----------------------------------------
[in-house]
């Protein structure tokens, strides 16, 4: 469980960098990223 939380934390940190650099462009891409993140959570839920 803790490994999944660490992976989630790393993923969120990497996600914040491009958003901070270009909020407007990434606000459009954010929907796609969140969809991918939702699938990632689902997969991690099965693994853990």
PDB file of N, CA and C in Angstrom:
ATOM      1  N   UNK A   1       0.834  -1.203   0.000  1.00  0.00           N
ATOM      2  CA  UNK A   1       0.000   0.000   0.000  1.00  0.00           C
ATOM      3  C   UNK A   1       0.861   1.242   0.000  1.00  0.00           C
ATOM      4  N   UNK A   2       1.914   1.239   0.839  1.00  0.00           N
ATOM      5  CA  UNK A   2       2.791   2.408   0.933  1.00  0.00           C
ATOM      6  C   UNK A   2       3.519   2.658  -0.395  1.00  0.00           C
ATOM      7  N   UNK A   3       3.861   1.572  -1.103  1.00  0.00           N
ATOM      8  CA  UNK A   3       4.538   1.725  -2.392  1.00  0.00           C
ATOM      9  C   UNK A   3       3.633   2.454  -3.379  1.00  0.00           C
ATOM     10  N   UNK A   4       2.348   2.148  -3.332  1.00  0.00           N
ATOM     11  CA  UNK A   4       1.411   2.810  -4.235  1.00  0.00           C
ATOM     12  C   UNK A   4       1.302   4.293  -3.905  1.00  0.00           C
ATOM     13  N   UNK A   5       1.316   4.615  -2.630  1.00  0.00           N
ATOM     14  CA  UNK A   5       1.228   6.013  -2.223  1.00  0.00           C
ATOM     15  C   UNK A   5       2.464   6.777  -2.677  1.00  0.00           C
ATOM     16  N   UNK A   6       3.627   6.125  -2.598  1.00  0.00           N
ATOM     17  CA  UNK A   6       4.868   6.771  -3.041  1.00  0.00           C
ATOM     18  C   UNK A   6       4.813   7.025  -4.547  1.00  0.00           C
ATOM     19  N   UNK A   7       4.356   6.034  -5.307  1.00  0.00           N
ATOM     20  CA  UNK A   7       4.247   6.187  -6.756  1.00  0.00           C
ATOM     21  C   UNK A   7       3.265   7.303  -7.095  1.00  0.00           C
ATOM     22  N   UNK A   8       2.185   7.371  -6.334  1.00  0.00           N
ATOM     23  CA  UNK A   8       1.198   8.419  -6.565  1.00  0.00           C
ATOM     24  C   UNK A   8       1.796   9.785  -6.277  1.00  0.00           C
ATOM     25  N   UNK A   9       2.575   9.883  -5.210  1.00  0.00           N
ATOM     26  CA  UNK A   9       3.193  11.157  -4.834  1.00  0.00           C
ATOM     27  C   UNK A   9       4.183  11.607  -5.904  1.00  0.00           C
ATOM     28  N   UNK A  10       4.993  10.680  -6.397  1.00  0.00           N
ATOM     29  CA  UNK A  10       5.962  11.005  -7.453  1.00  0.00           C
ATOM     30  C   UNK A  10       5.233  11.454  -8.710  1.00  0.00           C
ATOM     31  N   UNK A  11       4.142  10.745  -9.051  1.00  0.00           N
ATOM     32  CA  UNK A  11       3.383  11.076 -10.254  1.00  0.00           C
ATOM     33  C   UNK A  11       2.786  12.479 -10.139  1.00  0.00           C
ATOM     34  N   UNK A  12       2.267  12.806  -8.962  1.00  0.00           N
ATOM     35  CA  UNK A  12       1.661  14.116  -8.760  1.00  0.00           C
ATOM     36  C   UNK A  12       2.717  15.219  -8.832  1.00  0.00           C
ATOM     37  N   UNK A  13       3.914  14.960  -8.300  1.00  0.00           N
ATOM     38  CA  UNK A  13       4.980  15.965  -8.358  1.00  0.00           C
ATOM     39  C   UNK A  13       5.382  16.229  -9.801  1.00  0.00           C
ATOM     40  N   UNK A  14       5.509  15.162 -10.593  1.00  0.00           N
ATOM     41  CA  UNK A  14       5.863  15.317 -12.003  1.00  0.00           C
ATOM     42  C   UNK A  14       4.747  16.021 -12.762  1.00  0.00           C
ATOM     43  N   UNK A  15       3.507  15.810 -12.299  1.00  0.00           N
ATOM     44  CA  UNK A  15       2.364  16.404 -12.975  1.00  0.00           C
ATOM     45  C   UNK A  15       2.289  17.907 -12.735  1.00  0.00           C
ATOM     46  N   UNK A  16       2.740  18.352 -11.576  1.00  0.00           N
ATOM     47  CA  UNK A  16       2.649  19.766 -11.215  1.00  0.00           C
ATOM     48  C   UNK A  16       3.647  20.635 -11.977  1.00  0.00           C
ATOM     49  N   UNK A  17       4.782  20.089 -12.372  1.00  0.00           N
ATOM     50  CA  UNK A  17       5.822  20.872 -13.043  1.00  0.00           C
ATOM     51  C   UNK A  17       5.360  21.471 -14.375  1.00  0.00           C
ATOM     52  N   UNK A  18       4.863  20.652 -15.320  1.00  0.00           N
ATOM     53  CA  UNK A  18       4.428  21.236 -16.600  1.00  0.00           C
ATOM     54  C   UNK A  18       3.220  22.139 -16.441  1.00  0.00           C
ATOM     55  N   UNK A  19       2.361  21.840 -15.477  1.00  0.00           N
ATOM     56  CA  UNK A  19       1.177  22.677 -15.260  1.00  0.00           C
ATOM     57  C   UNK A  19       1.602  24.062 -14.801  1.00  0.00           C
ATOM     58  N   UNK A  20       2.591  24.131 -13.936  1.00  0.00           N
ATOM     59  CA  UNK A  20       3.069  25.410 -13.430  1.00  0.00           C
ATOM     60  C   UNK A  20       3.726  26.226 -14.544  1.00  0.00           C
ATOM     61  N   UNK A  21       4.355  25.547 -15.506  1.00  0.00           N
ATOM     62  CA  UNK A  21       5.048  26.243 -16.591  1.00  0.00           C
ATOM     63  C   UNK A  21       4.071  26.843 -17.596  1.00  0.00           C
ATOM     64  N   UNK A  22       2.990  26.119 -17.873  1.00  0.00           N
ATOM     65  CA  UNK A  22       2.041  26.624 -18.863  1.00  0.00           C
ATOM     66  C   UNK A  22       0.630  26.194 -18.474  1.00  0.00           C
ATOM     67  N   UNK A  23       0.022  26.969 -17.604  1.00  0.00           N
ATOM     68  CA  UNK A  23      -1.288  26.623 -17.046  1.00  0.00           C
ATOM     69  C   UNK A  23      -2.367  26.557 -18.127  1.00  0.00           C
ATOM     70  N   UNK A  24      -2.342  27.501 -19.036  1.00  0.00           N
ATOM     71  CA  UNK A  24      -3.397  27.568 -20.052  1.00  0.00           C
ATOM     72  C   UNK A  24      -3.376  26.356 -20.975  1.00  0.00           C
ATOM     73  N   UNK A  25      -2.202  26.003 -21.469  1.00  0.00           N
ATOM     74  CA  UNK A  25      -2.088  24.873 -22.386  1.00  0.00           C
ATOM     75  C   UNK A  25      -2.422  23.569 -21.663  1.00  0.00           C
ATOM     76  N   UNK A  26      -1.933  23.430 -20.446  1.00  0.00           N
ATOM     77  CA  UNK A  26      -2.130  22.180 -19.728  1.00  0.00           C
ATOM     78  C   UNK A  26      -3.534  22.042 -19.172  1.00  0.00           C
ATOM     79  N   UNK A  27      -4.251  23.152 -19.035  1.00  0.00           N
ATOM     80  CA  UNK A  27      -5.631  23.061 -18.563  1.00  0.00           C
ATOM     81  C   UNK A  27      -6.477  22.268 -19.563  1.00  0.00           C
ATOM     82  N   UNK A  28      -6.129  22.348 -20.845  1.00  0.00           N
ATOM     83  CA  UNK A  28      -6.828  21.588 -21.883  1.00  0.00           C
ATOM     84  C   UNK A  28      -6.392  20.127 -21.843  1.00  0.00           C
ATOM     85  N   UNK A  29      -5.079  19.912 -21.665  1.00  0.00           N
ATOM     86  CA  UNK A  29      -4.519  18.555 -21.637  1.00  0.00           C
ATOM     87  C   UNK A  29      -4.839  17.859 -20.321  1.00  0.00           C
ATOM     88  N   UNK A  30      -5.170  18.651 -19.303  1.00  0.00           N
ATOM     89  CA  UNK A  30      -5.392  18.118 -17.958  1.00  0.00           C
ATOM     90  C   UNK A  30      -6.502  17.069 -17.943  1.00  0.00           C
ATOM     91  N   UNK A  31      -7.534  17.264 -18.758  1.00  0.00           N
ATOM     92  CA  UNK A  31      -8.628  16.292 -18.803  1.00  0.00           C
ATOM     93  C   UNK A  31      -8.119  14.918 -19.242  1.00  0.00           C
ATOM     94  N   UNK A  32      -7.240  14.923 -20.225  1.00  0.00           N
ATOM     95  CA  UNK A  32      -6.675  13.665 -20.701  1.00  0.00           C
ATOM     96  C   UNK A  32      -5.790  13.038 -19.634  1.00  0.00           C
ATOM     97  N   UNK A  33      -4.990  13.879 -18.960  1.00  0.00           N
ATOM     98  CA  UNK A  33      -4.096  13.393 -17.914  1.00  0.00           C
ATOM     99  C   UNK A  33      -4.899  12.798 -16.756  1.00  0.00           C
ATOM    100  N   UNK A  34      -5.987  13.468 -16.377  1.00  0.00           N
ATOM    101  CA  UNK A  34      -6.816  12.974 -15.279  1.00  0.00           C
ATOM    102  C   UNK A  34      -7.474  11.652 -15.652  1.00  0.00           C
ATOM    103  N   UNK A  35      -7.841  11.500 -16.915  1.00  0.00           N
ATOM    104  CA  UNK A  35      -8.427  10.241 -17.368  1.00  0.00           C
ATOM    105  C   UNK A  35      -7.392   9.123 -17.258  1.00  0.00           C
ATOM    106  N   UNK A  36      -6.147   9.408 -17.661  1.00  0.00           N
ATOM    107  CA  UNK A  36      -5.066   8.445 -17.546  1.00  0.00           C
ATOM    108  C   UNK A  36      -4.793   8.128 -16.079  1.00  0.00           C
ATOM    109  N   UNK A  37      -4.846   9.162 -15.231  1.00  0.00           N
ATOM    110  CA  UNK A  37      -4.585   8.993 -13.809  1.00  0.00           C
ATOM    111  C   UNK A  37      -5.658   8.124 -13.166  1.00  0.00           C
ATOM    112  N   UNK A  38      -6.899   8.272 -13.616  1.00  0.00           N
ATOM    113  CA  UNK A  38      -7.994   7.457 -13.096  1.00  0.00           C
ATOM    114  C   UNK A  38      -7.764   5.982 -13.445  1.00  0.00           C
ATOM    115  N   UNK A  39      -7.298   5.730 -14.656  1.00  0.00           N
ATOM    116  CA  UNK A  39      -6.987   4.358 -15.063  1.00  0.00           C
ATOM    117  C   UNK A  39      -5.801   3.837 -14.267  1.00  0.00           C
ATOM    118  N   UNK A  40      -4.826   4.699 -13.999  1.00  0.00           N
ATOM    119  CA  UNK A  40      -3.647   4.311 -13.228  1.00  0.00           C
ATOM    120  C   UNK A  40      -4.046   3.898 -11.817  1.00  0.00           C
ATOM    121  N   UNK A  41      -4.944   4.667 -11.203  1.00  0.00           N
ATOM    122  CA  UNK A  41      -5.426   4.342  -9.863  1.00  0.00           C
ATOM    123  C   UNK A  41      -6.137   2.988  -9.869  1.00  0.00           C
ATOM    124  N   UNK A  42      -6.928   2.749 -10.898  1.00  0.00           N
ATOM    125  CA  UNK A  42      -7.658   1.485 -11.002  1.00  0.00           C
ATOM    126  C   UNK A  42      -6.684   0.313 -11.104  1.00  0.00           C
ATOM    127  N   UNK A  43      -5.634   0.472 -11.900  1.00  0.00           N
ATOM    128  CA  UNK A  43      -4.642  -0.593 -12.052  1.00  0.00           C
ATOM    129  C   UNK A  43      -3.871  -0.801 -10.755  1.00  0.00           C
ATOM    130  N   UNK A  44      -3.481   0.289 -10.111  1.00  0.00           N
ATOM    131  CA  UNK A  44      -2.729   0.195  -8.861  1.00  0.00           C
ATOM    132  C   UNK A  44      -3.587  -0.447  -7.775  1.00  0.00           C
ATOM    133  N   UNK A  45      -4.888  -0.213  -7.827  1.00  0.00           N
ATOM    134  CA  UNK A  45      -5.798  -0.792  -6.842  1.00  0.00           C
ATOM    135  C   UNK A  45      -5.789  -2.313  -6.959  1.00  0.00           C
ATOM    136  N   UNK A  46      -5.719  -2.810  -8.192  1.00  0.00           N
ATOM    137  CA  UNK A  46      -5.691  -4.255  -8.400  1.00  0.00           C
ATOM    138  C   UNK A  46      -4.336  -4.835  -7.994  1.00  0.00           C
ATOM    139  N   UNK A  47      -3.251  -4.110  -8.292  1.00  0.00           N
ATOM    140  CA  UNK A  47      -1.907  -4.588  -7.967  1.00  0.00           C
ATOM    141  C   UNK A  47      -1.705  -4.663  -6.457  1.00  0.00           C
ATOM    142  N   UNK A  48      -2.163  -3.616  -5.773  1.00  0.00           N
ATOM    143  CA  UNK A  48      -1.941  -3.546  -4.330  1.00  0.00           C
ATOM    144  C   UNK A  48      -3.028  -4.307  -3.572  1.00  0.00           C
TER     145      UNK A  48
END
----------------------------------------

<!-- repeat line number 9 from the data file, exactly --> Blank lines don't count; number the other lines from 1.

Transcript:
ATOM      6  C   UNK A   2       3.519   2.658  -0.395  1.00  0.00           C